Fight to save ‘river of faeces’ #GautengsDirtyRivers

Foam covers a stretch of the Hennops River. Water activists say the execessive pollution of the river poses a threat to human health.

Foam covers a stretch of the Hennops River. Water activists say the execessive pollution of the river poses a threat to human health.

Published Jul 28, 2018


On a hot summer’s day in January, Willem Snyman navigated a tangle of overgrown bush, gently waving away the tiny insects trying to settle on his long, grey beard.

The old farm in Erasmia, Centurion, where he was walking held a secret: a natural spring.

Encased by a crumbling wall, this strong riverside fountain once supplied Erasmia with water, Snyman explained, as he scaled a tree trunk to reach it.

Lifting his jeans to his knees, Snyman sunk his feet into the crystal clear pool. “It’s perfect,” he grinned, scooping some water into his hands, to drink. “It tastes like good water should.”

But not for long. Almost immediately the stream flowed into the murky, grey waters of the polluted Hennops River, where wastewater treatment plants like Sunderland Ridge discharge effluent.

“It only takes two minutes and its polluted,” remarked Snyman, nodding in the direction of the Tshwane-run treatment plant located less than a kilometre away.

“In the past decade, this once-pristine river has become a dumping ground of raw and partially treated sewage. It’s shameful.”

Snyman, an artist, lives next to the river and runs the Fountain River Environmental Sanctuary Hennops (Fresh), a non-profit that works to clean pollution in the Hennops.

Foam covers a stretch of the Hennops River. Water activists say the execessive pollution of the river poses a threat to human health.

But it seems like an almost impossible task. Persistent degradation has transformed parts of the Hennops, dubbed the “river of faeces”, into an often blackened, foam-filled, plastic-clogged mess.

With its source in Kempton Park, the Hennops flows through Tembisa, Ivory Park, Olifantsfontein, and central Centurion, curling its way through the Hennops River valley, and the rugged Schurverberg foothills, where it has carved an ancient, spectacular course. Together with the polluted Jukskei, it joins the Crocodile River, flowing into Hartbeespoort Dam.

Failing wastewater treatment works in the river’s heavily-urbanised catchment area have contributed to turning the river into a “lifeless wasteland”.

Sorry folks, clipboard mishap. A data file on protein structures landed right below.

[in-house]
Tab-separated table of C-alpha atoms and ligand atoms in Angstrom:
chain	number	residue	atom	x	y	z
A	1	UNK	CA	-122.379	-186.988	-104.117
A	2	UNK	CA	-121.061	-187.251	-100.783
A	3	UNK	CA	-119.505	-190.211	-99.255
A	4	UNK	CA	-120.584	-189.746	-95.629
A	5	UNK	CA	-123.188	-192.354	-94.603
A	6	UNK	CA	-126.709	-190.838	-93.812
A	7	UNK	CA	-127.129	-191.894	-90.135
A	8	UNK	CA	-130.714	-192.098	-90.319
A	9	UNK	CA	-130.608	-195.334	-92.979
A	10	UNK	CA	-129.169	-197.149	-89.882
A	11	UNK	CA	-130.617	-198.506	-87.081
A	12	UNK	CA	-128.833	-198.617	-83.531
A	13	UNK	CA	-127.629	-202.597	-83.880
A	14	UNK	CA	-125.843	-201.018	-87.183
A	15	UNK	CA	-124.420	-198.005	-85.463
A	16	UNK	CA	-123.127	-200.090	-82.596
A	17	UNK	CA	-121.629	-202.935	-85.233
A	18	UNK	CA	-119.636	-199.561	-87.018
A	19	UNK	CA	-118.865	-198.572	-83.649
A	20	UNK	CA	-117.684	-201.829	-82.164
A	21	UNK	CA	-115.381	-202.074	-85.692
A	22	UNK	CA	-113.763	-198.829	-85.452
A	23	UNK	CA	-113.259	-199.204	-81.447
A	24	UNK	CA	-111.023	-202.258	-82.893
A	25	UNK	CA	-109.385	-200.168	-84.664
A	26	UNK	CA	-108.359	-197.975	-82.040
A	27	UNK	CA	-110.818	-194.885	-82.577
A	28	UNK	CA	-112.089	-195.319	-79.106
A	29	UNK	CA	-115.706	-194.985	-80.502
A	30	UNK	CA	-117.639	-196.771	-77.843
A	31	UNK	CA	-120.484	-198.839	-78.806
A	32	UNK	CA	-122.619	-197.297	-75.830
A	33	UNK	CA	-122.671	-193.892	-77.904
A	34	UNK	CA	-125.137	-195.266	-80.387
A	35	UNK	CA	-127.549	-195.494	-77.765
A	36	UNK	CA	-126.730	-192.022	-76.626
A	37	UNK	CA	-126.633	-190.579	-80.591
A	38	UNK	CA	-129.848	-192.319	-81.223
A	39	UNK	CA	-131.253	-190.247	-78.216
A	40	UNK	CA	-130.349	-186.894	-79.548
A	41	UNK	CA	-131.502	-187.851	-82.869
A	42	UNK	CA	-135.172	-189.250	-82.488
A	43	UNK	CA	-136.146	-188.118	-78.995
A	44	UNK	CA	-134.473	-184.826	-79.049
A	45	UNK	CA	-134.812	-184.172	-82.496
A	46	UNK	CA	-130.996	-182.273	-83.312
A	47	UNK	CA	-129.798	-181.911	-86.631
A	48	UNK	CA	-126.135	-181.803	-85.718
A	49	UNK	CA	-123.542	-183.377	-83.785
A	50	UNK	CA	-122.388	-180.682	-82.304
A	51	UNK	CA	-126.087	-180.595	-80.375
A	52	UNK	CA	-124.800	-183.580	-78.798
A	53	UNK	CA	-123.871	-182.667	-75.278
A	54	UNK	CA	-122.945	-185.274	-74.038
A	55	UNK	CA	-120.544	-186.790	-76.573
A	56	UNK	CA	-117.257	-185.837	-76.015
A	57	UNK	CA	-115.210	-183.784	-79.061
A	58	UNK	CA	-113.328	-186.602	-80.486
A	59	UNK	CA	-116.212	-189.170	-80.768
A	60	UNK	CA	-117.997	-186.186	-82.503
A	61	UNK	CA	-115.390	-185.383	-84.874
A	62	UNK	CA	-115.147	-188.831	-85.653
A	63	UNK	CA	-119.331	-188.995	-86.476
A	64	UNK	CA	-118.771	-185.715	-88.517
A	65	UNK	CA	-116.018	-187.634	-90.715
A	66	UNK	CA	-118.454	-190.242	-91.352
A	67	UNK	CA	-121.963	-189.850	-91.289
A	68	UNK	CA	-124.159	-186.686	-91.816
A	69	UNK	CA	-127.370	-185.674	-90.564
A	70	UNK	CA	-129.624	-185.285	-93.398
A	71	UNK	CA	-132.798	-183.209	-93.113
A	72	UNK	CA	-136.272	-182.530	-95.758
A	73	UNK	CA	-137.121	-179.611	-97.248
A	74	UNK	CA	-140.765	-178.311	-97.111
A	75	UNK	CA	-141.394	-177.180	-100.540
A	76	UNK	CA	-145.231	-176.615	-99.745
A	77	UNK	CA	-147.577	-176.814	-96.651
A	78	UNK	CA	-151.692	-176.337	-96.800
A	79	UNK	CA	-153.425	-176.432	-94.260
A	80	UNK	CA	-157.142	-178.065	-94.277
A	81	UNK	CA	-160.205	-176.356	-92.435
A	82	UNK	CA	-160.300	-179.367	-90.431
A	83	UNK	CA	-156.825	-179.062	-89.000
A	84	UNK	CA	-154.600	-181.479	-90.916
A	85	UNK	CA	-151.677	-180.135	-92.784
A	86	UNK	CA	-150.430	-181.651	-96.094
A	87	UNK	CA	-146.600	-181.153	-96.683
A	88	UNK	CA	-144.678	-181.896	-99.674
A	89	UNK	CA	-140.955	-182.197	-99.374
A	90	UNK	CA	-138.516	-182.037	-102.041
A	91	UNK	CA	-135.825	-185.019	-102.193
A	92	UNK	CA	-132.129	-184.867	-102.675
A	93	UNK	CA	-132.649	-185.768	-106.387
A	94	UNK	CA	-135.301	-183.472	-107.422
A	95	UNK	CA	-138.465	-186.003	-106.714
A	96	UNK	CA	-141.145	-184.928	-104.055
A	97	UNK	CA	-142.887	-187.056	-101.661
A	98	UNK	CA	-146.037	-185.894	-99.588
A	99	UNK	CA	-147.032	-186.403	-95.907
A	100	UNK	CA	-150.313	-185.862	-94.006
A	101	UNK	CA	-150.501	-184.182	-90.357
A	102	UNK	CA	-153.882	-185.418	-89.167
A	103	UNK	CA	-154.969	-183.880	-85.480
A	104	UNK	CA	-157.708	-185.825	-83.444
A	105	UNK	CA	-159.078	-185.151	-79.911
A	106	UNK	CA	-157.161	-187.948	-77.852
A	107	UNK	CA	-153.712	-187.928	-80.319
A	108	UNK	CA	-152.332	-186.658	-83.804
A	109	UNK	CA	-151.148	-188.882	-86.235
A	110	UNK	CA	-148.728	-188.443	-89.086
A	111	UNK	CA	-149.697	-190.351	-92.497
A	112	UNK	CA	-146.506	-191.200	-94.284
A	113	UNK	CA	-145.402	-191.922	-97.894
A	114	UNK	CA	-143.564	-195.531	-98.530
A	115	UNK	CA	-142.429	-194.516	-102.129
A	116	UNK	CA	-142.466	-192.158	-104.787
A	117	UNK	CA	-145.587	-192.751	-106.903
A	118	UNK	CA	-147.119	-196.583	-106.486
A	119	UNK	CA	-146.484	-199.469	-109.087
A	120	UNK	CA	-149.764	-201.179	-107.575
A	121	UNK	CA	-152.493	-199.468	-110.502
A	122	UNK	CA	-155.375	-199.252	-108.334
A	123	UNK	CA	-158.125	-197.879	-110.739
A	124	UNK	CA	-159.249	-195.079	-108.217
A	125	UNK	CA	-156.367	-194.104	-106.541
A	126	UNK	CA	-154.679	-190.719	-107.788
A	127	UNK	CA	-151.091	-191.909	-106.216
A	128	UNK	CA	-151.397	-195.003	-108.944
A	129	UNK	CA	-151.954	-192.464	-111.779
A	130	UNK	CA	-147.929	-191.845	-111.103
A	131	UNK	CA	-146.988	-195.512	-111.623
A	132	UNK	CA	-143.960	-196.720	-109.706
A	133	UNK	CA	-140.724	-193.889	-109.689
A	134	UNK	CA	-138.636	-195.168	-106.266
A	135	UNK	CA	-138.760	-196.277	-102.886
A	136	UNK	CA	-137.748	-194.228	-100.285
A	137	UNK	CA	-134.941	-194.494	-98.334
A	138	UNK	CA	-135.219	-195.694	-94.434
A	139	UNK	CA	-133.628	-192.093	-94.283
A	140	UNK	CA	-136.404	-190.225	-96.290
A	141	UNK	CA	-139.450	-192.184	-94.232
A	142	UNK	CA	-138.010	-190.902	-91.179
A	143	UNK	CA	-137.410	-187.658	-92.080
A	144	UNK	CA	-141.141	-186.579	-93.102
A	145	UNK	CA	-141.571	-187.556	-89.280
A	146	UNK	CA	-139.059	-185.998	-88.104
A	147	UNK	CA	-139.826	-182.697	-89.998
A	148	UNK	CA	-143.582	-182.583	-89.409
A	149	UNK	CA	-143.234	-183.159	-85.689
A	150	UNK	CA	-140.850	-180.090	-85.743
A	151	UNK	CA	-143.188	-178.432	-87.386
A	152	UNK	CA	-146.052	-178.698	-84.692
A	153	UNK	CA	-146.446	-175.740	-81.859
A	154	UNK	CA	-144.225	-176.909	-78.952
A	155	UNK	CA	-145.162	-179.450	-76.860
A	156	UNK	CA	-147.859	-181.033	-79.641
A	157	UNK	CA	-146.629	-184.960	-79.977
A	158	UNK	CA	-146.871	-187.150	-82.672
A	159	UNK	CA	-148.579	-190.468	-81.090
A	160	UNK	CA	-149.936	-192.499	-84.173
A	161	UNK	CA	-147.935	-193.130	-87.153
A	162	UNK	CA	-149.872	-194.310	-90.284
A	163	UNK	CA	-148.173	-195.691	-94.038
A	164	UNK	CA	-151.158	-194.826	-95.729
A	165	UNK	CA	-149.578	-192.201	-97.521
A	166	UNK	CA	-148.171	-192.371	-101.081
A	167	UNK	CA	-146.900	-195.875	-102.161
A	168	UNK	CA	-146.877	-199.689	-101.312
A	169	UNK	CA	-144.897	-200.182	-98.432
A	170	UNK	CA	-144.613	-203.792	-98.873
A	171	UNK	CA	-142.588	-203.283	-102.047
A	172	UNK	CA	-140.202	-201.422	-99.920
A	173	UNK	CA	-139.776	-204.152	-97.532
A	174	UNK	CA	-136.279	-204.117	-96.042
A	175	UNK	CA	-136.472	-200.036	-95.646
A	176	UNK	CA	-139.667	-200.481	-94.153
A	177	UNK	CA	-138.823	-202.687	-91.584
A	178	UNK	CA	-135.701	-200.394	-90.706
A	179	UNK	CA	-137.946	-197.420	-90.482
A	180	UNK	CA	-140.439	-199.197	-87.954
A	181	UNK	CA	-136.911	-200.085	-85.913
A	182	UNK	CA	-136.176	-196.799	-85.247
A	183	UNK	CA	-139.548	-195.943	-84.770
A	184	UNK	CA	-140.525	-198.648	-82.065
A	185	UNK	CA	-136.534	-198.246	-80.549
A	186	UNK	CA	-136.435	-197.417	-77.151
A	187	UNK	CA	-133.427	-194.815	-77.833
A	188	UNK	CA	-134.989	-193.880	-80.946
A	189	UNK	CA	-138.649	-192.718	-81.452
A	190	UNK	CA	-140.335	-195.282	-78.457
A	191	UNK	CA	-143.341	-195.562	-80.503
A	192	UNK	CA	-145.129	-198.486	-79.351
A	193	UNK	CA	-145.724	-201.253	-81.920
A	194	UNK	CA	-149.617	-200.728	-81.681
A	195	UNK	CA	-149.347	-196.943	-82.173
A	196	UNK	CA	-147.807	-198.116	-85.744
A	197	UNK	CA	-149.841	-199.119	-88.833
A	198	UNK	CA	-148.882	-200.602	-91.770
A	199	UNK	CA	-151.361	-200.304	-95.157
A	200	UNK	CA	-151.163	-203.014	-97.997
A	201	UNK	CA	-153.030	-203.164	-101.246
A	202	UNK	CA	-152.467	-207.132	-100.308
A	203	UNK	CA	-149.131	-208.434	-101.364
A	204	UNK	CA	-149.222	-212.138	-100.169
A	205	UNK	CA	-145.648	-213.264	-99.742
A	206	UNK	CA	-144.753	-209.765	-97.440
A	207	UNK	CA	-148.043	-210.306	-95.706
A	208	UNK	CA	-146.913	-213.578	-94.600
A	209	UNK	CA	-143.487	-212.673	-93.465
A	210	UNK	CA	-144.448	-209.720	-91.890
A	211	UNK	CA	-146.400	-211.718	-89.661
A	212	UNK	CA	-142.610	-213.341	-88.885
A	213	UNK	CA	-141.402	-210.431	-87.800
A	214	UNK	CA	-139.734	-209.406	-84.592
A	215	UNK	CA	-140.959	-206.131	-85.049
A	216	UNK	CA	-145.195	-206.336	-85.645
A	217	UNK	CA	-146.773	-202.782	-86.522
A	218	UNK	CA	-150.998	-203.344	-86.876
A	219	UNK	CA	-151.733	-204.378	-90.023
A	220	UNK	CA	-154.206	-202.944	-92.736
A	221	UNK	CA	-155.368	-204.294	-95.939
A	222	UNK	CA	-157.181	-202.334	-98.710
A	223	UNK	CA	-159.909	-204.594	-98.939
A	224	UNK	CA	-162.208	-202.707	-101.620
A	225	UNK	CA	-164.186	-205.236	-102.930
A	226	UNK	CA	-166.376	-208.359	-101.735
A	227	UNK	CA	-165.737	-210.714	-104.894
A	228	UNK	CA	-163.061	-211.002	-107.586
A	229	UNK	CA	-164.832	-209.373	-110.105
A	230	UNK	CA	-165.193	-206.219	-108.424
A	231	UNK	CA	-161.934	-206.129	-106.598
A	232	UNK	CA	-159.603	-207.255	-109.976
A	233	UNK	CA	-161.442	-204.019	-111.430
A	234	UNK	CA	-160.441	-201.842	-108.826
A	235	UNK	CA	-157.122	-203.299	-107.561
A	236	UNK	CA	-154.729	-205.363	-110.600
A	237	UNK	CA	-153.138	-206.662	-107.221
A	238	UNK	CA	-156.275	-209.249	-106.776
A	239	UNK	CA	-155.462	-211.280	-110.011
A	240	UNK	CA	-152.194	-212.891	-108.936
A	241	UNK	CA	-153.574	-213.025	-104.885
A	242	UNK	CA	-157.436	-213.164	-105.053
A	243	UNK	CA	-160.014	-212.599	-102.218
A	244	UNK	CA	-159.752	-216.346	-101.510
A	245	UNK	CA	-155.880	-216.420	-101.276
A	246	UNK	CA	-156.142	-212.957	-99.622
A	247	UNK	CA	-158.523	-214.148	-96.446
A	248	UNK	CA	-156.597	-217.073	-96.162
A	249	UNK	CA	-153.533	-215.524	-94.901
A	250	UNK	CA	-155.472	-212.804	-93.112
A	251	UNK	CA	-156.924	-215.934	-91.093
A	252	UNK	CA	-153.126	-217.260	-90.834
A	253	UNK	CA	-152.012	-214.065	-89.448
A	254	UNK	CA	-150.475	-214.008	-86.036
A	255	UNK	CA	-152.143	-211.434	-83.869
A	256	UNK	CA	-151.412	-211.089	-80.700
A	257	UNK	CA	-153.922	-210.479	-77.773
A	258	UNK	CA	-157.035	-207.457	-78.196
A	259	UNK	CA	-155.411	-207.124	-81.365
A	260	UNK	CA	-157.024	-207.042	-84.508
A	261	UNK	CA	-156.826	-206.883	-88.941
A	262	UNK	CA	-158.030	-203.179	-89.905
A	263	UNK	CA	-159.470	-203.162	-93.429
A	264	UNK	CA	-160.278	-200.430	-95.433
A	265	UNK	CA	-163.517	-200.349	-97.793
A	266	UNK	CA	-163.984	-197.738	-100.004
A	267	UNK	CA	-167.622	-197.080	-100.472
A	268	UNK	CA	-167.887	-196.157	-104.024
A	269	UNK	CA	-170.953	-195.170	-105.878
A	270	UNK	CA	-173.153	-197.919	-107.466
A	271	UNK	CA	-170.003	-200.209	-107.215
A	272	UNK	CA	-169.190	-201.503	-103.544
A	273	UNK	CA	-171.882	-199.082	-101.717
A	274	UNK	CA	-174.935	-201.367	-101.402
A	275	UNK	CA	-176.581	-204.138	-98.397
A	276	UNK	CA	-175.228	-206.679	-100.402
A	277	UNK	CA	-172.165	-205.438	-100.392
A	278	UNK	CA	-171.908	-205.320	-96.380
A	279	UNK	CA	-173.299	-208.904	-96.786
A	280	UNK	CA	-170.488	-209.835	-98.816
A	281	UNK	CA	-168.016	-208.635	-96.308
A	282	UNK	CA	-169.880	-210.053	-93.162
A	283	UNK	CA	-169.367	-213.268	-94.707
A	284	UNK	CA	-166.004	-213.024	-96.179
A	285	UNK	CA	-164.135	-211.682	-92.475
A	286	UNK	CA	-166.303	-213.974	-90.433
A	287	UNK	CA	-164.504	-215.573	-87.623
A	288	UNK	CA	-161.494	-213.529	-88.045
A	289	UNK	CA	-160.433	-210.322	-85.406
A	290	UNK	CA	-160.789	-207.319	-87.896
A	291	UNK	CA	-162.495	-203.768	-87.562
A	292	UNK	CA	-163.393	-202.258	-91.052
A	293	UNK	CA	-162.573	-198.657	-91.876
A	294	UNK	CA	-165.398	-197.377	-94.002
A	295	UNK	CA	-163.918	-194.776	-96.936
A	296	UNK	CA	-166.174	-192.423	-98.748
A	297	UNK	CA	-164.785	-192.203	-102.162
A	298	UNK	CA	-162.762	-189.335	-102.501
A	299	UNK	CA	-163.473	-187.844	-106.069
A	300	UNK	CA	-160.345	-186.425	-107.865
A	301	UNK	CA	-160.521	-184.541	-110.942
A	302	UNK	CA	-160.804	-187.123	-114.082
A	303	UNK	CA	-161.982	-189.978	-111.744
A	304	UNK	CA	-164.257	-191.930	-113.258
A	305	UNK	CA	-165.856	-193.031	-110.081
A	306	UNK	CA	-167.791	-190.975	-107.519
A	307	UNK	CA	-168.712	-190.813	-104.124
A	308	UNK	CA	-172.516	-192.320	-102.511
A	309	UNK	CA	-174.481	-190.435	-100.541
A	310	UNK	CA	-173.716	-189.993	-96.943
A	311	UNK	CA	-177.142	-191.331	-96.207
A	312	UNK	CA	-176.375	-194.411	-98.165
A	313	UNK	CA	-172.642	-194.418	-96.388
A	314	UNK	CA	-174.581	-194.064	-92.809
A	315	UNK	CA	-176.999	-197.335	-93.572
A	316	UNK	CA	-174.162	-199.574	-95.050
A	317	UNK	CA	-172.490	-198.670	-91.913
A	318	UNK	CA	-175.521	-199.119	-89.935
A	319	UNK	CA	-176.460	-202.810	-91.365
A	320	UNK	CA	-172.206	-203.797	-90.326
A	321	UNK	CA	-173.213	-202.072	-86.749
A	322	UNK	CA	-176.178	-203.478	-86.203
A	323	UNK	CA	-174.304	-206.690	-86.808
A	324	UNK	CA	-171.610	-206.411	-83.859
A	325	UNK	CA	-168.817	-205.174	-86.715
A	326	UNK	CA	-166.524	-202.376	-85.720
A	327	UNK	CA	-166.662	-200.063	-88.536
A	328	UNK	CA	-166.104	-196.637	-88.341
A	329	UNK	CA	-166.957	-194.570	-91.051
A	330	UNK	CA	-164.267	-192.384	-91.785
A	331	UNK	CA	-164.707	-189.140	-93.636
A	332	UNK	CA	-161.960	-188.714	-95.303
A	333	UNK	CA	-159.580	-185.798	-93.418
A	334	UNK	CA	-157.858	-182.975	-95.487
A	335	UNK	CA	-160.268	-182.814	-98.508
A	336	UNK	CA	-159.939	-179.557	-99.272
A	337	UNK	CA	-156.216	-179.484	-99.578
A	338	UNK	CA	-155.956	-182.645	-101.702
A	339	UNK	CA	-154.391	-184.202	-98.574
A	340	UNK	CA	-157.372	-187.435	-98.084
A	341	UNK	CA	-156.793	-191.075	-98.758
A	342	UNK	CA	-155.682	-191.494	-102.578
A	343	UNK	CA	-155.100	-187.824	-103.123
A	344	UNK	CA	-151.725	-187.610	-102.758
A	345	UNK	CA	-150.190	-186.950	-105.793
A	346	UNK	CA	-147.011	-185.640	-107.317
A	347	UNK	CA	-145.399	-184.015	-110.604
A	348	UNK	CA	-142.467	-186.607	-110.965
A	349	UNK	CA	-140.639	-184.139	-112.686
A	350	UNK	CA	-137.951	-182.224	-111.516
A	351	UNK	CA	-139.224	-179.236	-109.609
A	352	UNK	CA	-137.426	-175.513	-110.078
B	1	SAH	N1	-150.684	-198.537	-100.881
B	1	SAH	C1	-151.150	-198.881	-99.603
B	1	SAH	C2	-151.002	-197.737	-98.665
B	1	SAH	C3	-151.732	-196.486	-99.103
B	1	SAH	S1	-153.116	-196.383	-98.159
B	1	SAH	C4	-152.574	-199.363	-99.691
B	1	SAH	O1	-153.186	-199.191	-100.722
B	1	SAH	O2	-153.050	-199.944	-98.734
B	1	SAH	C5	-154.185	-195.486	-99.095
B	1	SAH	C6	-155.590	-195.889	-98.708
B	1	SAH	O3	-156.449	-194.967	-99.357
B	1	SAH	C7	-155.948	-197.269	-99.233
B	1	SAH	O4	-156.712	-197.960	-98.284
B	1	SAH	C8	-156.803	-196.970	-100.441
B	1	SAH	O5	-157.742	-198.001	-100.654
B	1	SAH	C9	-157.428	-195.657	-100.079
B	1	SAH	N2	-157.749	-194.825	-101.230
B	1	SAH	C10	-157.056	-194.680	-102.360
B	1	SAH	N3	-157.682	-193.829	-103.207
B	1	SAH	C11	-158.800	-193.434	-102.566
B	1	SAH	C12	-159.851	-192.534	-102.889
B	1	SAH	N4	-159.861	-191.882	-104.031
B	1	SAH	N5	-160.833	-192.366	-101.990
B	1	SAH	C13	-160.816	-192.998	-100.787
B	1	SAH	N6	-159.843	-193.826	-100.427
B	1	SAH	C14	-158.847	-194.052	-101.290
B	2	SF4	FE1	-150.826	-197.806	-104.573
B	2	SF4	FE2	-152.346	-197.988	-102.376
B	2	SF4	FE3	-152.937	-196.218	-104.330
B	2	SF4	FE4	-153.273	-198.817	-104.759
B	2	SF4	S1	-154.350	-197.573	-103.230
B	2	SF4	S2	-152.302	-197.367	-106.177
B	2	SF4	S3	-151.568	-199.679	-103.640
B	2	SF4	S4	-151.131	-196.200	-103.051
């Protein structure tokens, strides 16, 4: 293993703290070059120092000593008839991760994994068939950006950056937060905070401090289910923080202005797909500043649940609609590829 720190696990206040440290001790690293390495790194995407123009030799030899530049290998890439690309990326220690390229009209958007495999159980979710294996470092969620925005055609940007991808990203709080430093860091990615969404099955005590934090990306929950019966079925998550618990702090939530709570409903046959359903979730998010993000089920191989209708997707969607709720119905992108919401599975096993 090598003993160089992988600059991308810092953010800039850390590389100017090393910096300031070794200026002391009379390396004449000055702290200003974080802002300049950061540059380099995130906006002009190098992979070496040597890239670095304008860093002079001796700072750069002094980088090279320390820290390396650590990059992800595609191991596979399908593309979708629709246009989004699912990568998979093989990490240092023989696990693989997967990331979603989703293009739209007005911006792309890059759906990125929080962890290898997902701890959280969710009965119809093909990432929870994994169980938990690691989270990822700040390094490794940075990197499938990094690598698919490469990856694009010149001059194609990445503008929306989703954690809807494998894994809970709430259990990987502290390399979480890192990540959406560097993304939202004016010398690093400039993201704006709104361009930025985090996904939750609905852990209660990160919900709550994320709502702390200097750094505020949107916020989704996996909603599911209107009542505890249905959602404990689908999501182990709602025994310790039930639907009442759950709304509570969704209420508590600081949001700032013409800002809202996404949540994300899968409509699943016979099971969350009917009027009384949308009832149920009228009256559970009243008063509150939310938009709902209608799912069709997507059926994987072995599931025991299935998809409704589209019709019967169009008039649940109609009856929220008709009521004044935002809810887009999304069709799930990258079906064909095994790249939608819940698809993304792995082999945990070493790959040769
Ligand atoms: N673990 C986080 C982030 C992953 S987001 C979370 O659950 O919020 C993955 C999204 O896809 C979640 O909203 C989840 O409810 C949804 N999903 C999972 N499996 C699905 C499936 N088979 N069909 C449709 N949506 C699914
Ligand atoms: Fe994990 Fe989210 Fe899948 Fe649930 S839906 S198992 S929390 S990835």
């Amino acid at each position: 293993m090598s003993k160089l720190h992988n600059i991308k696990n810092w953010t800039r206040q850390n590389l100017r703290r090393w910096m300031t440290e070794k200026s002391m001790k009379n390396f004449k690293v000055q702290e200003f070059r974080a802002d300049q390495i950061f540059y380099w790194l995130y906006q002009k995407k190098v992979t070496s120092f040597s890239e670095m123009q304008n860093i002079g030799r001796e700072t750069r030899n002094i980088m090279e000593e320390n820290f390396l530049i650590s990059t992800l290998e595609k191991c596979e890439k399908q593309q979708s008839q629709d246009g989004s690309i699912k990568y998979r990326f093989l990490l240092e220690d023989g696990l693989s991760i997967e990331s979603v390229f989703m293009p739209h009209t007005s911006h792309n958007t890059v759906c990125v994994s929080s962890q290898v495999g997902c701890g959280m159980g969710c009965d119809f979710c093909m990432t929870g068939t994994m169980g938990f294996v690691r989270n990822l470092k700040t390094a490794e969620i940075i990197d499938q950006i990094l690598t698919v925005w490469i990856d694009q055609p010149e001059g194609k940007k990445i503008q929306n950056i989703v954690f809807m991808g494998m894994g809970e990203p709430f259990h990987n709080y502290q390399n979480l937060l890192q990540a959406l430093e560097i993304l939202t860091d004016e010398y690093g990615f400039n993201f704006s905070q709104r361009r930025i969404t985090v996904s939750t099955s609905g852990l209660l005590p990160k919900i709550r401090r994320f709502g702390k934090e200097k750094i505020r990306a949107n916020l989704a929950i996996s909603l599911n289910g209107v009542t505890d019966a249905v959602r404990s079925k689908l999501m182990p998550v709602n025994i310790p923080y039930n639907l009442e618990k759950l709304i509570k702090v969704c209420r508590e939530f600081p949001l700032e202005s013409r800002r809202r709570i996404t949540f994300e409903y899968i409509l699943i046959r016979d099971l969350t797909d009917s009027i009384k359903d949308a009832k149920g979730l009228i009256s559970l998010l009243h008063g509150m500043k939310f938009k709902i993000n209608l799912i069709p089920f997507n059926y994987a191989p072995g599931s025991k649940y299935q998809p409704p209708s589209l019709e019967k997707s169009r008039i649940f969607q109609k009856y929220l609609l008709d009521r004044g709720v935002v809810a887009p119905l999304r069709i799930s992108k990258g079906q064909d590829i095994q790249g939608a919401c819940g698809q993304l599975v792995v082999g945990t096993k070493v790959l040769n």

“There have been long periods of almost a year when it was mostly not functioning, with sewage rotting further while flowing through the plant and being discharged untreated,” he says of Sunderland Ridge.

It’s a decade-old problem. “Ageing infrastructure and numerous debilitating cable thefts have reduced capacity drastically.”

Poorly-treated effluent builds up on the riverbed in winter and is washed down with the first rain, turning the Hennops black. “Other times it has turned black without rain and it appears to be dumped in great volumes with the most likely culprits sewage works as they are the only ones with such high volumes and the accompanying smell.

“There’s a huge old sludge dump at Sunderland and aerial photos show it leaking into the river,” he says, adding there is greater political will now in Tshwane to address the spillages.

Further upstream, in Ekurhuleni, sewage spillages by the East Rand Water Care Company (ERWAT) from its Olifantsfontein plant into the Kaalspruit, part of the headwaters, have also hurt the river.

“The kilometre-long, sludge-filled trench behind the works and eyewitness reports of it leaking into the stream, have been denied by ERWAT. “Their expert said it’s high levels of salts that are dumped in the river by industry, depriving the water of oxygen and turning it black. There are probably different sources but sewage is definitely a major source, considering the rotten smell.”

The Department of Water and Sanitation (DWS) has issued directives to Sunderland Ridge and Olifantsfontein.

In a recent letter to Snyman from the North West DWS, senior officials acknowledged the major problems in the Kaalspruit and Hennops as the “sewage leakages” from the neighbouring municipalities of Ekurhuleni, Joburg and Tshwane.

This is caused by several “dynamic” factors including ageing infrastructure in reticulation and pump stations; a growing population; vandalism; misuse of the sewage network and the rapid increase of informal settlements, “many of which are within the 1:100 year flood line”. The DWS is “continuously engaging” the three municipalities. “They have submitted action plans with time frames to address the sewage pollution affecting the Hennops. But there are challenges.”

Last year, a report commissioned by the Gauteng Department of Economic, Agriculture and Rural Development revealed that while Gauteng is the best-performing province for water purification for potable water provision, “dysfunctional and malfunctioning wastewater treatment infrastructure, as well as the diffuse release of effluent from unserviced settlements”, requires serious, urgent intervention to reverse the degradation of rivers, wetlands and dams.

The researchers found an “overwhelming negative trend” in the condition of water resources in Gauteng from the poor and irresponsible management of human activities, threatening socio-ecological systems, “which are all inextricably linked to water”.

The report warned of a worrying rise in faecal coliform concentrations in provincial waterways since 2011, with most samples falling within the “not acceptable” to “poor” category.

“I’ve written so many letters to the DWS about all this sewage pollution over the years, but have not received any response. The government is doing nothing,” says exotic bird breeder Mohamed Dockrat, staring out over his polluted dam in Erasmia. “It will take a miracle to fix this mess.”